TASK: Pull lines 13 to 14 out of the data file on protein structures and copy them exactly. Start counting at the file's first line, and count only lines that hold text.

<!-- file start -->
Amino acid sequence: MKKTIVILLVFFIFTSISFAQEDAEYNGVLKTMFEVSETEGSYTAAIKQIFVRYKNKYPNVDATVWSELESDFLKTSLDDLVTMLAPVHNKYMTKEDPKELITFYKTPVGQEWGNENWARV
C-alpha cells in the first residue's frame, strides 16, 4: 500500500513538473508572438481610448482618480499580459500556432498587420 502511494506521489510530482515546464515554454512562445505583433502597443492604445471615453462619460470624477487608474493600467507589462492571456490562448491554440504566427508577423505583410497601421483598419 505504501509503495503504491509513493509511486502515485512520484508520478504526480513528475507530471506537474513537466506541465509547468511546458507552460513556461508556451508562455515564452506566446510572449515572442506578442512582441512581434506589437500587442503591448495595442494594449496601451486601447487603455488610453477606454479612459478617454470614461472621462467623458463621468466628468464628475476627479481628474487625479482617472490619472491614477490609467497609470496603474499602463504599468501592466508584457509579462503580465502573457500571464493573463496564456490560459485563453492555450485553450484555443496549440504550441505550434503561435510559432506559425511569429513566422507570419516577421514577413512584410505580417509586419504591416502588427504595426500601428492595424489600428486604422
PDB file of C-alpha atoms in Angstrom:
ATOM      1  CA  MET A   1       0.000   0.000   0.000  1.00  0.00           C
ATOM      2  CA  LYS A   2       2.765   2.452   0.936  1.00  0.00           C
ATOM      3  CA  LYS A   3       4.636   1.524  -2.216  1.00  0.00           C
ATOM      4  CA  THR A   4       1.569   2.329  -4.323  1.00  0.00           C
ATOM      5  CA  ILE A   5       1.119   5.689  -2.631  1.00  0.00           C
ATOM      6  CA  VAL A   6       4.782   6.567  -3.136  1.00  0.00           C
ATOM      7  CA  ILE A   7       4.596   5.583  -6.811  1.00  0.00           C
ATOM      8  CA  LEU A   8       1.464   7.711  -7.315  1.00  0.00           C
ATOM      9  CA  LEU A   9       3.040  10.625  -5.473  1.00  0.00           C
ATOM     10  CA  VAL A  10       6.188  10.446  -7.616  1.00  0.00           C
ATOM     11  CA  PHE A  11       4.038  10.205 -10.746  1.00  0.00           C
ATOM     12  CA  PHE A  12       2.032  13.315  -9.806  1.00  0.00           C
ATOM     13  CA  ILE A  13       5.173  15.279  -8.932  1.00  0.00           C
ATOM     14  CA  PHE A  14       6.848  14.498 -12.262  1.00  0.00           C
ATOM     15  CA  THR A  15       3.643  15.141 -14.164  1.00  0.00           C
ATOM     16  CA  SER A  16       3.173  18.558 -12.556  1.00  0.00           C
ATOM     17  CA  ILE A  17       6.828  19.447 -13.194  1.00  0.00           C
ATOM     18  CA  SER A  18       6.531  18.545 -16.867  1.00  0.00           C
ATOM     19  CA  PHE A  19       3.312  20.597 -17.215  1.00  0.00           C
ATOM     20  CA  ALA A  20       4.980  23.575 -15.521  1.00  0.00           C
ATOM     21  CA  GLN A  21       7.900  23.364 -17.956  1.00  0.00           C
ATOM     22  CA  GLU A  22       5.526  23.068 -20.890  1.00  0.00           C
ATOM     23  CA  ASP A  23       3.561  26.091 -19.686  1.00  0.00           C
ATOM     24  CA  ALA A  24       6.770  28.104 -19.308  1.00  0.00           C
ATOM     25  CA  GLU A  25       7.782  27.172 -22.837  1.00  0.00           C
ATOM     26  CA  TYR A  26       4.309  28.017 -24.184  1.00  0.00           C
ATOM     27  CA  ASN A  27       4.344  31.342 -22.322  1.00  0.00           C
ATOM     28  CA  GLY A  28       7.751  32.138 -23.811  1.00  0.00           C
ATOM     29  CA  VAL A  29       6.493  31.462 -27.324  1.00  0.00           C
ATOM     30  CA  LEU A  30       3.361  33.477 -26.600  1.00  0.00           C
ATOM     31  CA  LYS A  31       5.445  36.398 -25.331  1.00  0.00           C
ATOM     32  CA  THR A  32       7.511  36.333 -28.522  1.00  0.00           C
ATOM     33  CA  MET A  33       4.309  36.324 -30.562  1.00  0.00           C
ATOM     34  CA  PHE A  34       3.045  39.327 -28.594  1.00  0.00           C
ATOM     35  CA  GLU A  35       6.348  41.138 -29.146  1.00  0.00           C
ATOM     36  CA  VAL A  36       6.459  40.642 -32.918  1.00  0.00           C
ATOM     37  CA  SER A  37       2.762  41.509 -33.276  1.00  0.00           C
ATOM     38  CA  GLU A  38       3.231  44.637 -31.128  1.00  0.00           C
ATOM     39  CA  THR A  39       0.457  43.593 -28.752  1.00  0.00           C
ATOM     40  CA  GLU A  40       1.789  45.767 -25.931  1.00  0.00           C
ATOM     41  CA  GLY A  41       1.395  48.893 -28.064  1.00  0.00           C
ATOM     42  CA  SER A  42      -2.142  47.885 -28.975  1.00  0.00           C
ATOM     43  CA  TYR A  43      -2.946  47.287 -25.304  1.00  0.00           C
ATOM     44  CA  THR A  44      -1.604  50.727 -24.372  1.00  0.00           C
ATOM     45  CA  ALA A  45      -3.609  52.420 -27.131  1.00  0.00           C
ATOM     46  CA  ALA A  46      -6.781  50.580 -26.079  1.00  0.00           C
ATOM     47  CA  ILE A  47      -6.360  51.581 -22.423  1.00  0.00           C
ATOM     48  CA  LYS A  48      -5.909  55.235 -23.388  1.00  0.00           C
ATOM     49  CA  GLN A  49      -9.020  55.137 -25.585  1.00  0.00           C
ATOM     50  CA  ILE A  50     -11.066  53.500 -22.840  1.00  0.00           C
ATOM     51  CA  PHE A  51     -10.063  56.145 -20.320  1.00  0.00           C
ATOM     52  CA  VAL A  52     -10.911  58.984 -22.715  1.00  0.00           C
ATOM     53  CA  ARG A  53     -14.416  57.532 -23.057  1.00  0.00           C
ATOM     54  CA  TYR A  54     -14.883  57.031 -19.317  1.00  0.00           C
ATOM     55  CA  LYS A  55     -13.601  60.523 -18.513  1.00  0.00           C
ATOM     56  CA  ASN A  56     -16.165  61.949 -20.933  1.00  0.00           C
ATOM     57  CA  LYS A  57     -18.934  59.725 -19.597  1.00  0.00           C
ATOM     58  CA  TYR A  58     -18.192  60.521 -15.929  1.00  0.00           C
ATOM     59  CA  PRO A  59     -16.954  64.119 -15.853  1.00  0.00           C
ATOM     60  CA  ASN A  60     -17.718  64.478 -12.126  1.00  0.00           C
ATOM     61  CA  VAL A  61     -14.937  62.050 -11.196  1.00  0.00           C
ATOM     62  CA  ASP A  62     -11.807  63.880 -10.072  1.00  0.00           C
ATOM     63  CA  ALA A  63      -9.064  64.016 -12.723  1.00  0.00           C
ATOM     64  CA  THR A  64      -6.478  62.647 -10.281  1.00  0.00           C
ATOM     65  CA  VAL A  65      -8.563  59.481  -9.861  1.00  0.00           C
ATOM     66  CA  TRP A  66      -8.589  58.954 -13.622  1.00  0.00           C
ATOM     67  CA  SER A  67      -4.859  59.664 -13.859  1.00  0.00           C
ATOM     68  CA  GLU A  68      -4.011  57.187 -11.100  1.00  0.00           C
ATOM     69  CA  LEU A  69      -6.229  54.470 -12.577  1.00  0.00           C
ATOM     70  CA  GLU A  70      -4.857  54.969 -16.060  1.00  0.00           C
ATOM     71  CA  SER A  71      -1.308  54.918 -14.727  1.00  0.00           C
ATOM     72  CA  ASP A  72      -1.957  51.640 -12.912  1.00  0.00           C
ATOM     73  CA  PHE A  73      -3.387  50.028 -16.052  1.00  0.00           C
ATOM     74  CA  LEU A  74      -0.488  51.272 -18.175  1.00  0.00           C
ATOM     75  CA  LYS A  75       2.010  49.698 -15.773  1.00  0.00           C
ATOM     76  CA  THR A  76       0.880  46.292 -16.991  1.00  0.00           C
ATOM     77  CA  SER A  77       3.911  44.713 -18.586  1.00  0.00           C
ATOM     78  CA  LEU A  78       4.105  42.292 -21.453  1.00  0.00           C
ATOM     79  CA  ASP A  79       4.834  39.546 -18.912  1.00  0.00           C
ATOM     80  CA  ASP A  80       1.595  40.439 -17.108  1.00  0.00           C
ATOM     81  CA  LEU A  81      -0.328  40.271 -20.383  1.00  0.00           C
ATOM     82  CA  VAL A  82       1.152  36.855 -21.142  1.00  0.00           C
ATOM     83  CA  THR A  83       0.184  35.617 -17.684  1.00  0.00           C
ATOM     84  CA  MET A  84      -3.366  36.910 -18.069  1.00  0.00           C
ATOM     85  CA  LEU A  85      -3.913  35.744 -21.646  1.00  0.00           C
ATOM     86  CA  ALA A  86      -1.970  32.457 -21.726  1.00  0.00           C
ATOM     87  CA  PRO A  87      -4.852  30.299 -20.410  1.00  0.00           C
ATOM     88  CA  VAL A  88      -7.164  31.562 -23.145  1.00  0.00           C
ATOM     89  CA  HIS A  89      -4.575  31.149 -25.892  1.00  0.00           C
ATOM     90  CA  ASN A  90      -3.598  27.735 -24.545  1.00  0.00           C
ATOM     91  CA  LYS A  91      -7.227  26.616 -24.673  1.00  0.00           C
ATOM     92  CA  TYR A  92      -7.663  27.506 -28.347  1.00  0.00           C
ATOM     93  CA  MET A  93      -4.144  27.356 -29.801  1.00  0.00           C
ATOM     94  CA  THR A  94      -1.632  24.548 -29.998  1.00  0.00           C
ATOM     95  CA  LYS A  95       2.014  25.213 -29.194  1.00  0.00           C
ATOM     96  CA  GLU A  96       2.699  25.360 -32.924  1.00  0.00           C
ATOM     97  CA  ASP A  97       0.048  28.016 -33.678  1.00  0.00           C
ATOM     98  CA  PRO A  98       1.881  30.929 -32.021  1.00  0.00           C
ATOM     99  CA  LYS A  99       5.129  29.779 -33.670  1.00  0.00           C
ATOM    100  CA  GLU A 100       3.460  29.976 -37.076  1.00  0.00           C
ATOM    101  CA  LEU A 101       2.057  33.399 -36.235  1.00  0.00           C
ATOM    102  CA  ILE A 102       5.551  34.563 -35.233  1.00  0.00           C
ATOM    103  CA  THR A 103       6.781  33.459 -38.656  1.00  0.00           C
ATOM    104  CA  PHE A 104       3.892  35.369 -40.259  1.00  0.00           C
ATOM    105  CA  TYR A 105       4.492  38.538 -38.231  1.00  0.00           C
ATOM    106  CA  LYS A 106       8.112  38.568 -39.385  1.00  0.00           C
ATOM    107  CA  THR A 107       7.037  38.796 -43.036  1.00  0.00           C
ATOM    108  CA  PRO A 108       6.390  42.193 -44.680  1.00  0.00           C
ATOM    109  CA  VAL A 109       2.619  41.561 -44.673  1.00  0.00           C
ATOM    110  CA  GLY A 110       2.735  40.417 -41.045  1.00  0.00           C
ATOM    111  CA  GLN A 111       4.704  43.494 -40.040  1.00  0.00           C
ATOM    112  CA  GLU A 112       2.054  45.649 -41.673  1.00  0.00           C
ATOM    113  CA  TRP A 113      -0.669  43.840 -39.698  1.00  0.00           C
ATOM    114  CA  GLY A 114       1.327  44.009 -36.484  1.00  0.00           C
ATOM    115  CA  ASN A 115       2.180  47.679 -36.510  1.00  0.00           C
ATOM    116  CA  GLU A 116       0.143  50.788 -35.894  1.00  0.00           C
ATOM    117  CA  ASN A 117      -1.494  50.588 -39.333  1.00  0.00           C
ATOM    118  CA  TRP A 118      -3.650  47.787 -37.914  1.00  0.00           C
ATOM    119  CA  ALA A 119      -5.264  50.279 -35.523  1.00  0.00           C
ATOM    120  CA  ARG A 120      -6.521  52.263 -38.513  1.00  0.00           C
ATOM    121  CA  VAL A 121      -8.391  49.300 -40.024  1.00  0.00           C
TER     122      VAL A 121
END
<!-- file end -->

ATOM     10  CA  VAL A  10       6.188  10.446  -7.616  1.00  0.00           C
ATOM     11  CA  PHE A  11       4.038  10.205 -10.746  1.00  0.00           C